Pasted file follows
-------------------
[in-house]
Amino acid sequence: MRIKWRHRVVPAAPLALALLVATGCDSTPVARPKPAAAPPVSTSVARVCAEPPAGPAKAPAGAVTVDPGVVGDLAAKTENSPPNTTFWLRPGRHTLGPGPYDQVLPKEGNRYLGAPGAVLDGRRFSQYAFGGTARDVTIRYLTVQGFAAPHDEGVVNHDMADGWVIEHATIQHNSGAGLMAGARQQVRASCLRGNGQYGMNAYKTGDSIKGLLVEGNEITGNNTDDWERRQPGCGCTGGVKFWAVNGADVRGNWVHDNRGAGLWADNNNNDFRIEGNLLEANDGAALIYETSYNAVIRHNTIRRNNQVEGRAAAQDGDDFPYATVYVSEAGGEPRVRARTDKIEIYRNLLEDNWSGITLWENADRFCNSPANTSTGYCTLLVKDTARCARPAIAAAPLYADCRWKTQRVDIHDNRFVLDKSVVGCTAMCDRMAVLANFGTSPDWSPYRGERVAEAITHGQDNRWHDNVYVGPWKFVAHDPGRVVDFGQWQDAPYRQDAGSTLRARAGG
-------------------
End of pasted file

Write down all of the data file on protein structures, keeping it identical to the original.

[in-house]
Amino acid sequence: MRIKWRHRVVPAAPLALALLVATGCDSTPVARPKPAAAPPVSTSVARVCAEPPAGPAKAPAGAVTVDPGVVGDLAAKTENSPPNTTFWLRPGRHTLGPGPYDQVLPKEGNRYLGAPGAVLDGRRFSQYAFGGTARDVTIRYLTVQGFAAPHDEGVVNHDMADGWVIEHATIQHNSGAGLMAGARQQVRASCLRGNGQYGMNAYKTGDSIKGLLVEGNEITGNNTDDWERRQPGCGCTGGVKFWAVNGADVRGNWVHDNRGAGLWADNNNNDFRIEGNLLEANDGAALIYETSYNAVIRHNTIRRNNQVEGRAAAQDGDDFPYATVYVSEAGGEPRVRARTDKIEIYRNLLEDNWSGITLWENADRFCNSPANTSTGYCTLLVKDTARCARPAIAAAPLYADCRWKTQRVDIHDNRFVLDKSVVGCTAMCDRMAVLANFGTSPDWSPYRGERVAEAITHGQDNRWHDNVYVGPWKFVAHDPGRVVDFGQWQDAPYRQDAGSTLRARAGG